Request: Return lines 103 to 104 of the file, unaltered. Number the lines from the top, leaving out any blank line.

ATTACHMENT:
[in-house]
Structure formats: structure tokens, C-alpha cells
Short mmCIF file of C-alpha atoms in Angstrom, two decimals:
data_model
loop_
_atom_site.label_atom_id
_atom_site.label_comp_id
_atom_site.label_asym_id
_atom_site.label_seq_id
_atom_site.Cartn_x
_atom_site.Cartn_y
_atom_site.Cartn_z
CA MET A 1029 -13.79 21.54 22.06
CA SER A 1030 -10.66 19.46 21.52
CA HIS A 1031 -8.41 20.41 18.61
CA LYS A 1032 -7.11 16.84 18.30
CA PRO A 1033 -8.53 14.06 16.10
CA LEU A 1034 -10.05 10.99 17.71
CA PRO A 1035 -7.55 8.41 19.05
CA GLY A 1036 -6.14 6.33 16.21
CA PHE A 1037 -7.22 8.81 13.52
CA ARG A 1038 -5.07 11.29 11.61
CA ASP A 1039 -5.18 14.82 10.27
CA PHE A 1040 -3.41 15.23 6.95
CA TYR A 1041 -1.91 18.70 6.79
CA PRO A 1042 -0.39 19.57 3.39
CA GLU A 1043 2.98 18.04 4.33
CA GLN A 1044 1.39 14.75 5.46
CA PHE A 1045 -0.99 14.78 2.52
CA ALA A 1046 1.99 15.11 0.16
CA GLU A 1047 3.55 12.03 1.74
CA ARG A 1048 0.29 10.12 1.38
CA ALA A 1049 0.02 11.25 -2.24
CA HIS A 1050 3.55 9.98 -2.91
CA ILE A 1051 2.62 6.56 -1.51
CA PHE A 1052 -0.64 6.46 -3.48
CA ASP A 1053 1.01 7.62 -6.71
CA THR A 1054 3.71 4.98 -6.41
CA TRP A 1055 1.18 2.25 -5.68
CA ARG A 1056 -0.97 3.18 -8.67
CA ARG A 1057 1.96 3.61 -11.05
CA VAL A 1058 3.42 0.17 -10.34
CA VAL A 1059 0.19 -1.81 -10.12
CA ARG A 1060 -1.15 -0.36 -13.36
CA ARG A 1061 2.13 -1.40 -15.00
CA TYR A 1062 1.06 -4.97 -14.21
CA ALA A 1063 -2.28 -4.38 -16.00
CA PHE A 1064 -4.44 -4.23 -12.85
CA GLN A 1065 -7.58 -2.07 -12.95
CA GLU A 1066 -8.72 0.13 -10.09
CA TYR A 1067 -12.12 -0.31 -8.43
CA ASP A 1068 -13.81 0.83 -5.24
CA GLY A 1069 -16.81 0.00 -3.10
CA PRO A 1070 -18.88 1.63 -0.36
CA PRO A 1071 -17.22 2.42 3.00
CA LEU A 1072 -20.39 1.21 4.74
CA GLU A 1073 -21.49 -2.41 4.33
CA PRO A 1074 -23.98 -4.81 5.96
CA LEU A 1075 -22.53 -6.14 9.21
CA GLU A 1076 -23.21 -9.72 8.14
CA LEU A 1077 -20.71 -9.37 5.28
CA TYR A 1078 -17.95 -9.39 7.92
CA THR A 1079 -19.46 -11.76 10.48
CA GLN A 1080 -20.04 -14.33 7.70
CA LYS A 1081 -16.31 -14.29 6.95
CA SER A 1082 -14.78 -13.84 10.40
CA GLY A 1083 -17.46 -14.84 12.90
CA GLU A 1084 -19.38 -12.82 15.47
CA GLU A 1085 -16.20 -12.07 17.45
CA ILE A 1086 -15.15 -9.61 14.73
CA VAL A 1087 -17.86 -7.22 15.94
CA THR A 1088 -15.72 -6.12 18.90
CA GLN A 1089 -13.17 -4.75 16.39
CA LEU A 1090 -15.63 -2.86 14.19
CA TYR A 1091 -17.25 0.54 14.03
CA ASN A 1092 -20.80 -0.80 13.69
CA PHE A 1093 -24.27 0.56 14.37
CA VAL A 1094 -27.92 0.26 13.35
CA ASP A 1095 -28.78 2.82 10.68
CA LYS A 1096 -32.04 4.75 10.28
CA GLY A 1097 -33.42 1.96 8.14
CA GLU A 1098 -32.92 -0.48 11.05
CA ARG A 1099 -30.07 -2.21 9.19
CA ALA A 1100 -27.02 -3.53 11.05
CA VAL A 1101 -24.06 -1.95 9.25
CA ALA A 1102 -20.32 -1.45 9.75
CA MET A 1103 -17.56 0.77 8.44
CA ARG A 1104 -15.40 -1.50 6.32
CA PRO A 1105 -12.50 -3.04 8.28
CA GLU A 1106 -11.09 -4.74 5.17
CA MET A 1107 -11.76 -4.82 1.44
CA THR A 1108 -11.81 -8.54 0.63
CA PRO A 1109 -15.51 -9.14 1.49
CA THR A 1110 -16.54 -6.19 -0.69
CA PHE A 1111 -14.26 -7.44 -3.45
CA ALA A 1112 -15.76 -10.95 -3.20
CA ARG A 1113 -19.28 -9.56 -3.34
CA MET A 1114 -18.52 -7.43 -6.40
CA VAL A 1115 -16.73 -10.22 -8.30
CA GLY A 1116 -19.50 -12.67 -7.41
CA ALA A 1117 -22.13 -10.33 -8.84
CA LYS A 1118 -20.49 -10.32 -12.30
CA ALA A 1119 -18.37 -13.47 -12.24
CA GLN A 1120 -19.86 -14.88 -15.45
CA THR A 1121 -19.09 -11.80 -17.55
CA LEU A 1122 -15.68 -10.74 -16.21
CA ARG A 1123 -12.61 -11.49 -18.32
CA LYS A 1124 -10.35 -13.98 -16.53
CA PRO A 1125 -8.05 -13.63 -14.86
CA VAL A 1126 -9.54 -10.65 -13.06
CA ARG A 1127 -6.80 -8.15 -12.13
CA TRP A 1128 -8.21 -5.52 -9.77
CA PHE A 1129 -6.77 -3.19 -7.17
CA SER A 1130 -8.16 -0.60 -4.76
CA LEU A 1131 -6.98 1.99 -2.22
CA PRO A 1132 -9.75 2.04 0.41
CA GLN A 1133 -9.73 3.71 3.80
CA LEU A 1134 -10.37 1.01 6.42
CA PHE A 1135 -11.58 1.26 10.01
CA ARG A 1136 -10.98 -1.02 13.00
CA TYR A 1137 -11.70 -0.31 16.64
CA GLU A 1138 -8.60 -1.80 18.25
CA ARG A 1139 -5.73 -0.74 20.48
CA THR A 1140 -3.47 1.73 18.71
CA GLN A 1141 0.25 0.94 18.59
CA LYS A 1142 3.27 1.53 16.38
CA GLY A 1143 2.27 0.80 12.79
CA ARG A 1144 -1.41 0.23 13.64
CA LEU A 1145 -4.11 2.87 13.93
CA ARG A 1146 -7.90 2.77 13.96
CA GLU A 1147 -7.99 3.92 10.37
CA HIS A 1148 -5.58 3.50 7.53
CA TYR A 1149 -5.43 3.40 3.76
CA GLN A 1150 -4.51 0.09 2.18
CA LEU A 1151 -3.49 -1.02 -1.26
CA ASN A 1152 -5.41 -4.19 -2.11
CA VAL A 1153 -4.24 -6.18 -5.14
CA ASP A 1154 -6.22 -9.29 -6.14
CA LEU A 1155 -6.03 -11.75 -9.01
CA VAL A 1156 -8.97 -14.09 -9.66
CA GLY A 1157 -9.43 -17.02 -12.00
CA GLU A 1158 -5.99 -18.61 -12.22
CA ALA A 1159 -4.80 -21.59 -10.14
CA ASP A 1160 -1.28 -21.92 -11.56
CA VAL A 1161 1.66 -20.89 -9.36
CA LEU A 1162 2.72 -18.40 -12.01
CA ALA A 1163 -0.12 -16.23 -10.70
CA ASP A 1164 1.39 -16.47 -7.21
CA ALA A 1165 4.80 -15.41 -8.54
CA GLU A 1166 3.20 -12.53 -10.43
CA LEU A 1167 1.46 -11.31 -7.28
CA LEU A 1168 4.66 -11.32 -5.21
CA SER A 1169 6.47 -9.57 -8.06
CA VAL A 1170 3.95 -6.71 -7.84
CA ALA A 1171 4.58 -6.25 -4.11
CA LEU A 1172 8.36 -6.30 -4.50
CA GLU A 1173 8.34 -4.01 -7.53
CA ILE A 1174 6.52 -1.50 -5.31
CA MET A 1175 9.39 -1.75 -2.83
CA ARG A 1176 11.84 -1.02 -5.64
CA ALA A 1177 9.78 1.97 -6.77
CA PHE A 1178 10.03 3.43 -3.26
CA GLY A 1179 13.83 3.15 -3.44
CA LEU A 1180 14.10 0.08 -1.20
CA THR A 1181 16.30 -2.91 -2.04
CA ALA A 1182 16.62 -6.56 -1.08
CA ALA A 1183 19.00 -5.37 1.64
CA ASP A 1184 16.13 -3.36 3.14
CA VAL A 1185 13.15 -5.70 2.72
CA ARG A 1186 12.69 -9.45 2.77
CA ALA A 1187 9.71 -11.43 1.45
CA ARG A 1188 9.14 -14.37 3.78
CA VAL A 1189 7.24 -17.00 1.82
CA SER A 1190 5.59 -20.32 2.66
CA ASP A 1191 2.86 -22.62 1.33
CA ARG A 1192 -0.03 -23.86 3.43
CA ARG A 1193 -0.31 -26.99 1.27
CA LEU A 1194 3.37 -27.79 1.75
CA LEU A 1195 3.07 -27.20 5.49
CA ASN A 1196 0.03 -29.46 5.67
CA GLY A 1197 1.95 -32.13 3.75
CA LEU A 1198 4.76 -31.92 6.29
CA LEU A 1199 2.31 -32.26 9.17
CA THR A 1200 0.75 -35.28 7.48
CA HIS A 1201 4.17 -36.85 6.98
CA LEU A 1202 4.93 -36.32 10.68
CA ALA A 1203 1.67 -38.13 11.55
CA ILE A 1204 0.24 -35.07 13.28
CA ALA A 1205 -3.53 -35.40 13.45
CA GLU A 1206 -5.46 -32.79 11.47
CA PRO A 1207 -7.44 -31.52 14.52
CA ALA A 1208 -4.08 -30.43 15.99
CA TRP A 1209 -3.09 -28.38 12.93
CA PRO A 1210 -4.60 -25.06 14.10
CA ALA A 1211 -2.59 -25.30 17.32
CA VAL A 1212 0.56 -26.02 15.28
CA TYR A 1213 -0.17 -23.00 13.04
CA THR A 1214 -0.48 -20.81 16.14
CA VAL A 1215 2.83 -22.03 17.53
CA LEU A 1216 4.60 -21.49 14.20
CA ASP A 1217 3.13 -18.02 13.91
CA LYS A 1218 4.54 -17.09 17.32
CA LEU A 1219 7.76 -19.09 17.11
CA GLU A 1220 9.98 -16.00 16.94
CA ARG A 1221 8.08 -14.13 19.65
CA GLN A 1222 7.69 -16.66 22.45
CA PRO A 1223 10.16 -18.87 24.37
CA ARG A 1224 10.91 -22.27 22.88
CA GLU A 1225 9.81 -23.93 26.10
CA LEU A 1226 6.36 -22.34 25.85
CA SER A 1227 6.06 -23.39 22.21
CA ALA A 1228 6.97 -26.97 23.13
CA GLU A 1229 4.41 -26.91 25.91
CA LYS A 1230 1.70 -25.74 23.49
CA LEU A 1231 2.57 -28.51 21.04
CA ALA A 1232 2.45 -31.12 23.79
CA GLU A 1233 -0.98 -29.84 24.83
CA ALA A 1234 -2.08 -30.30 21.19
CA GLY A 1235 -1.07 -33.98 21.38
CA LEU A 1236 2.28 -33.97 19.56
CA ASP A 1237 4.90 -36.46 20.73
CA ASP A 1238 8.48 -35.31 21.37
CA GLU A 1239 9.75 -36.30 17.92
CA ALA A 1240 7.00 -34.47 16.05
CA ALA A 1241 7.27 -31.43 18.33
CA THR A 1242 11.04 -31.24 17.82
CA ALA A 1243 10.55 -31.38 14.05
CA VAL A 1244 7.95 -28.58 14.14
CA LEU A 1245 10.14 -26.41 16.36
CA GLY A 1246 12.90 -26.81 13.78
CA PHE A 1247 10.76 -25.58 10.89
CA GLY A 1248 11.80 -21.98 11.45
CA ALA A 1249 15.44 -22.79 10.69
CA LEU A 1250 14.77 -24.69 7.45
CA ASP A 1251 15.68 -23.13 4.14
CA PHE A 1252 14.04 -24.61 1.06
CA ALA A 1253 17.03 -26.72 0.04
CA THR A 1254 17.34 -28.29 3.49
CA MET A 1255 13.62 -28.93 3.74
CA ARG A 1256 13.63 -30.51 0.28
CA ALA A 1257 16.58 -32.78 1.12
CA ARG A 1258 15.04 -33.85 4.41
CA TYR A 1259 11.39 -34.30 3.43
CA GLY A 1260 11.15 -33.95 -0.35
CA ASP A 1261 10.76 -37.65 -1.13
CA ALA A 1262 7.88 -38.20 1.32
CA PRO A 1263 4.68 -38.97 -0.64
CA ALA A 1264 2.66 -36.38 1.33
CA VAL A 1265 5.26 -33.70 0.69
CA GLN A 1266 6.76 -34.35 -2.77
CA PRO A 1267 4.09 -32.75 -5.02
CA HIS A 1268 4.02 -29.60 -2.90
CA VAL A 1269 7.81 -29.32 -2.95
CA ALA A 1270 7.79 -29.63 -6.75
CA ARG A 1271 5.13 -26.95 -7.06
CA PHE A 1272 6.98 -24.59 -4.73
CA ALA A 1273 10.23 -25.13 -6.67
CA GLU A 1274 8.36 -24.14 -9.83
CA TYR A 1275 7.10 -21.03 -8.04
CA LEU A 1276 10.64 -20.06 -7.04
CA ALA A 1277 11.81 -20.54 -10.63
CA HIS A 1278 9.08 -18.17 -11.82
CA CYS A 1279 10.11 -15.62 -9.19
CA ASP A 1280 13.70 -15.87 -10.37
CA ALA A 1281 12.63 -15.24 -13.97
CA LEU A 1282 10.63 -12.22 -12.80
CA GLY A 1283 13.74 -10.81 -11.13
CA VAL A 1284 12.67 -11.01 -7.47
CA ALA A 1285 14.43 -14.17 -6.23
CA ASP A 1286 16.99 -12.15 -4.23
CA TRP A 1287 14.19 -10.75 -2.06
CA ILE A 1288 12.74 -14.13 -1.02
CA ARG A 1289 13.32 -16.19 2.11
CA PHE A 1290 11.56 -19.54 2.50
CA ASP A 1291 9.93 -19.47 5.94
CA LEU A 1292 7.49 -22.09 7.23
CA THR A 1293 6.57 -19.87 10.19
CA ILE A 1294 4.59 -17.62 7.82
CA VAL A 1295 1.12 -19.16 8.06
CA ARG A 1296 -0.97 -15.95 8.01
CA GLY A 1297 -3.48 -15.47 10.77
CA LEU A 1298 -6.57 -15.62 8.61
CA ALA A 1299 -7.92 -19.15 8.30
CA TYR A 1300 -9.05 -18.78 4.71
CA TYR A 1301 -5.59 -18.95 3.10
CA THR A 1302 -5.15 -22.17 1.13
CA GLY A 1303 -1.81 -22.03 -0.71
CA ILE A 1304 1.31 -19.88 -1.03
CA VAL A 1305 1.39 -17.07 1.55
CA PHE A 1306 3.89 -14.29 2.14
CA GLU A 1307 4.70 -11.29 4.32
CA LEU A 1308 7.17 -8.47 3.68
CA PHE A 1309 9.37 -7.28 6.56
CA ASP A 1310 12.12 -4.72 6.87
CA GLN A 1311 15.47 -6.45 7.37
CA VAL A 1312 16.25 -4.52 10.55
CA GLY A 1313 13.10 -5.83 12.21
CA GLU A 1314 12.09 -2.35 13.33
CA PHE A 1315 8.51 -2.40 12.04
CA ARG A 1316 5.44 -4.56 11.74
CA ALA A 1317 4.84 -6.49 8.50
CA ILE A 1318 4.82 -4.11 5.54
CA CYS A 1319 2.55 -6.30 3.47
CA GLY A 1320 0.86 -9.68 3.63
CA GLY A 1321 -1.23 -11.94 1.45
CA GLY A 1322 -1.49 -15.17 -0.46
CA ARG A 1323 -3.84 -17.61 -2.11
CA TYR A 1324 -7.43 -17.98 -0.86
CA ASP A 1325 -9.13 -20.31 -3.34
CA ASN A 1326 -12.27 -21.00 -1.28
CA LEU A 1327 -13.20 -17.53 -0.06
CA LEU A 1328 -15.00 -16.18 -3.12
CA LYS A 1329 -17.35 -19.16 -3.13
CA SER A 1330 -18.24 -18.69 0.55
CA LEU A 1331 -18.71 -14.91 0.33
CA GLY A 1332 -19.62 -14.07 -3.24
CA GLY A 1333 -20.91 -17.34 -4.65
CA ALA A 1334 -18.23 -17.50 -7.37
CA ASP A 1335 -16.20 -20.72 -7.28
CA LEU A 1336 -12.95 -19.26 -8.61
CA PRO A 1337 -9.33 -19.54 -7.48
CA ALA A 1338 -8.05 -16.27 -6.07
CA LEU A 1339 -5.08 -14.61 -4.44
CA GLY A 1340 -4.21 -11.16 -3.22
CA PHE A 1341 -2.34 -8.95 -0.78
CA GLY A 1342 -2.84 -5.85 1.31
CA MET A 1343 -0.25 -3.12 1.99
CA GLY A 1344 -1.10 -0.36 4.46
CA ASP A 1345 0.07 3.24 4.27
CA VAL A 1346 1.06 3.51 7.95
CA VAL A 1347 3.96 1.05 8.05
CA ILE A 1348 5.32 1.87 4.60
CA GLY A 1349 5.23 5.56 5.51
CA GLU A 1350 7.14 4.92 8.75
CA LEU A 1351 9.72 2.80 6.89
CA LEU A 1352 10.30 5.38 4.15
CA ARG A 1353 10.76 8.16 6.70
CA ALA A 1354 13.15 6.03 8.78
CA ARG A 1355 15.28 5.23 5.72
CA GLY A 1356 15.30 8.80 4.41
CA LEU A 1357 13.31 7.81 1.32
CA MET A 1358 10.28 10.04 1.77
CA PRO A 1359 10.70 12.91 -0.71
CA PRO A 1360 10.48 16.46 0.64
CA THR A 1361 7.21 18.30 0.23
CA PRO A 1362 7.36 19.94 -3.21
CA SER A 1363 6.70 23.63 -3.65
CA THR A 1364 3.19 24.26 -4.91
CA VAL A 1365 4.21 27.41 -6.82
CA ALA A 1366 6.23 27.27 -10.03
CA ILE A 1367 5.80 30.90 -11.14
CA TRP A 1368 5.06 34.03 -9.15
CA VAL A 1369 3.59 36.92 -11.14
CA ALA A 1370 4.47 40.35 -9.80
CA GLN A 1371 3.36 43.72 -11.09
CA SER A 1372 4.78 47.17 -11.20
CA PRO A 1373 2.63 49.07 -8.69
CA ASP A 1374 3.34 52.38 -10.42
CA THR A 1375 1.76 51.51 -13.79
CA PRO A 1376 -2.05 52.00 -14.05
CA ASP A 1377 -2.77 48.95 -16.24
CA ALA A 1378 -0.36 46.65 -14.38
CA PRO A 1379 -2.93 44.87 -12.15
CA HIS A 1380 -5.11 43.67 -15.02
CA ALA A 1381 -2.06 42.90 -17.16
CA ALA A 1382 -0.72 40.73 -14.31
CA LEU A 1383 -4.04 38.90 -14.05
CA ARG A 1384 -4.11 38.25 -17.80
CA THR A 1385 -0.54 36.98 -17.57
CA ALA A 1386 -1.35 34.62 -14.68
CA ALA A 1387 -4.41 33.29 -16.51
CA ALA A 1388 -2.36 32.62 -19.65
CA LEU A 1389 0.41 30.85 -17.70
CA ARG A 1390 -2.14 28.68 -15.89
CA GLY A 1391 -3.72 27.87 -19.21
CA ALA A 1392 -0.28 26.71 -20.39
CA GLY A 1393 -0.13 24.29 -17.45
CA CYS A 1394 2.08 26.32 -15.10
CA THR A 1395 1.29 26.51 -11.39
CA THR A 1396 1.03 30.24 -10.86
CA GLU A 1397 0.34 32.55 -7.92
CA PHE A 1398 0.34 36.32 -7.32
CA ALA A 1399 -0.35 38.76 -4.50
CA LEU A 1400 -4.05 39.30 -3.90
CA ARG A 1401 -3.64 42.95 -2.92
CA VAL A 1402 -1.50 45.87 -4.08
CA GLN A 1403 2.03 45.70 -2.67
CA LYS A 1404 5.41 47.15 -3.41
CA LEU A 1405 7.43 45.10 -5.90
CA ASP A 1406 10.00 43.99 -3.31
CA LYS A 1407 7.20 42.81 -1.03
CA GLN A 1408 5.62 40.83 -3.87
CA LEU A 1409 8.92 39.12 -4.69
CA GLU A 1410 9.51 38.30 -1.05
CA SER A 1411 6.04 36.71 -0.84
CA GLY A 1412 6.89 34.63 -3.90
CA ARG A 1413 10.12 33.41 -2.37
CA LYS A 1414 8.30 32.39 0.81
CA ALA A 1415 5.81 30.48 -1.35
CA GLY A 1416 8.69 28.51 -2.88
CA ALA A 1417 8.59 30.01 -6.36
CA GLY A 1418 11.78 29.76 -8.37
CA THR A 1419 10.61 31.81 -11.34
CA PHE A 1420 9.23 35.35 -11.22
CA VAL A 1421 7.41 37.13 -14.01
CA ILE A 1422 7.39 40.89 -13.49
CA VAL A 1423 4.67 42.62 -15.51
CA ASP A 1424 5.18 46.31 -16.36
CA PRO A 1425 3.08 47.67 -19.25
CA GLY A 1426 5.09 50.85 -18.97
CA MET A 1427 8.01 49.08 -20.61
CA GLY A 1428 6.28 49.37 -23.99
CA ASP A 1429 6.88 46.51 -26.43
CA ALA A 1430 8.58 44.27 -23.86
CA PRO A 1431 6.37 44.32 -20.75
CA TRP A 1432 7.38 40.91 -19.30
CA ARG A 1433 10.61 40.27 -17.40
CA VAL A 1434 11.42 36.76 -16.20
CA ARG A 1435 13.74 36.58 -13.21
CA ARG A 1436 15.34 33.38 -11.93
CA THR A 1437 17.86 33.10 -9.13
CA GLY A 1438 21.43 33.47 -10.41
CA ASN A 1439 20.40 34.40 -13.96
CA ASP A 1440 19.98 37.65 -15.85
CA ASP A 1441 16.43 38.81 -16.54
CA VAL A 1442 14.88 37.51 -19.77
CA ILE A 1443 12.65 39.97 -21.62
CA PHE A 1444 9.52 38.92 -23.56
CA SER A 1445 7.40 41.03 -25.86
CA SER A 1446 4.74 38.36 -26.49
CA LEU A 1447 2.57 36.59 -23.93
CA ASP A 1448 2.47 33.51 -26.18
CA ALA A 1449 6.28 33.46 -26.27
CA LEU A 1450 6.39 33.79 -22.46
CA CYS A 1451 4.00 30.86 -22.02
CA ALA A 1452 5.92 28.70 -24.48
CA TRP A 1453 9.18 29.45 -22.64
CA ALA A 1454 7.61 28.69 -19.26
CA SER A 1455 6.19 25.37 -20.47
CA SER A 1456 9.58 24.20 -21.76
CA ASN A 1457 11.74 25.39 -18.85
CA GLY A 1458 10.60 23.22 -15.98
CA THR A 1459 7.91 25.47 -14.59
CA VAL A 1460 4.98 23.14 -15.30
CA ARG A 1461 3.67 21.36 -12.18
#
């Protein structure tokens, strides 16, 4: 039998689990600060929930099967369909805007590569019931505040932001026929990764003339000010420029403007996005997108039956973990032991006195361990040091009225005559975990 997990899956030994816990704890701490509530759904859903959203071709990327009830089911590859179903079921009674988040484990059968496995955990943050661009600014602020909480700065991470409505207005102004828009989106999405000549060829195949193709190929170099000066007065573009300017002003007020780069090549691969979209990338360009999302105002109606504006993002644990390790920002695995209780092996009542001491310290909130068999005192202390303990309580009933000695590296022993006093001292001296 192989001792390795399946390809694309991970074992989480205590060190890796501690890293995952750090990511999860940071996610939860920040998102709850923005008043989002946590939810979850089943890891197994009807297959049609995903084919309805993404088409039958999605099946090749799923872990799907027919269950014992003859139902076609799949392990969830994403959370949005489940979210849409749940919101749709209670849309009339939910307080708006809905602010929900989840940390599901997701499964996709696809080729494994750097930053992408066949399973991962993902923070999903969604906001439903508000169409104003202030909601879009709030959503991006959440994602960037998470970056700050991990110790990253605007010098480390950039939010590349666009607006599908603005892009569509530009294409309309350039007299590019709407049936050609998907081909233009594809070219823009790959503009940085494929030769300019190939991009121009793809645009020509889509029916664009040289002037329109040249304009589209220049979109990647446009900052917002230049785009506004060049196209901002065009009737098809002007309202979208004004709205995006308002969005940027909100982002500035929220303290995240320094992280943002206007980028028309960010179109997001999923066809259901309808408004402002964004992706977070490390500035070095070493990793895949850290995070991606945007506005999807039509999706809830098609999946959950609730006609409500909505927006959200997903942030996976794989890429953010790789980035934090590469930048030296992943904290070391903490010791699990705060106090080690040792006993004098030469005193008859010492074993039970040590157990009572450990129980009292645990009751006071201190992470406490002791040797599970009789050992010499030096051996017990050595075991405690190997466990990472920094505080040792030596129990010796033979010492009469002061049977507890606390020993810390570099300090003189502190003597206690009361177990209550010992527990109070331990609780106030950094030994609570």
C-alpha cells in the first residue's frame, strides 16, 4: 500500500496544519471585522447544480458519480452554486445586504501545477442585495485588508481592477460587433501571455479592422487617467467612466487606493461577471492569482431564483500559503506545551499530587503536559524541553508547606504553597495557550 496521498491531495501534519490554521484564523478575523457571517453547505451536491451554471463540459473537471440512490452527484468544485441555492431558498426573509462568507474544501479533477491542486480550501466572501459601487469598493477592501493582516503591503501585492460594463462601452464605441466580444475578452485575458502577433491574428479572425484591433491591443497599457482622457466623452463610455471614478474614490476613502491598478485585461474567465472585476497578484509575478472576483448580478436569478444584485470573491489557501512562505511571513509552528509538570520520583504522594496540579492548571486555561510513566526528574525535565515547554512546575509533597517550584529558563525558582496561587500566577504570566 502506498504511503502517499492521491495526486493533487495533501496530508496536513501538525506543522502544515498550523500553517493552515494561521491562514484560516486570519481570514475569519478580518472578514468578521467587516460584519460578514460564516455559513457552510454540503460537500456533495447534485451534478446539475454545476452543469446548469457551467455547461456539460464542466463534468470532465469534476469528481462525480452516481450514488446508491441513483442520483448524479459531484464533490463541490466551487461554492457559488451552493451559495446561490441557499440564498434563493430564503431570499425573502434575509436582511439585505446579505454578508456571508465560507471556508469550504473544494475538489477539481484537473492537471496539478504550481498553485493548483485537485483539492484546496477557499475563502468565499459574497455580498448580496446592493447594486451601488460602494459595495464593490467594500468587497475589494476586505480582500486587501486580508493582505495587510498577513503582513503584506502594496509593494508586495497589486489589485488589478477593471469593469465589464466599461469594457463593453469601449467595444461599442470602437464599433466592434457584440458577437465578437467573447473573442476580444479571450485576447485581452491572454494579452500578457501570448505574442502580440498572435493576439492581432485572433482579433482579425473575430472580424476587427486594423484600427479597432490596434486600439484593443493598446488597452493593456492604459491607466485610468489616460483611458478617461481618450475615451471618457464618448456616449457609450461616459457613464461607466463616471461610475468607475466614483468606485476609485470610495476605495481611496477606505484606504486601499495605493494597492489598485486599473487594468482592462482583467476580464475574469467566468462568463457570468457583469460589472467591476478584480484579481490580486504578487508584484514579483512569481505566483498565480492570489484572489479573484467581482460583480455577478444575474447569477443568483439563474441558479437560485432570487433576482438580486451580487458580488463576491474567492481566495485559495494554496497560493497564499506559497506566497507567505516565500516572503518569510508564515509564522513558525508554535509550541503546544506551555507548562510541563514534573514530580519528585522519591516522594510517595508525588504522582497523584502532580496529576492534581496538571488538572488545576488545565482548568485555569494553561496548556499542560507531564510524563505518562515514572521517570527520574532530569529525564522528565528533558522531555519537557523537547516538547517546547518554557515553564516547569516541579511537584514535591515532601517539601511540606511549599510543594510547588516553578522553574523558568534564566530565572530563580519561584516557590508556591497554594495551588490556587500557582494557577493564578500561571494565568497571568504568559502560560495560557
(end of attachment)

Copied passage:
CA ALA A 1119 -18.37 -13.47 -12.24
CA GLN A 1120 -19.86 -14.88 -15.45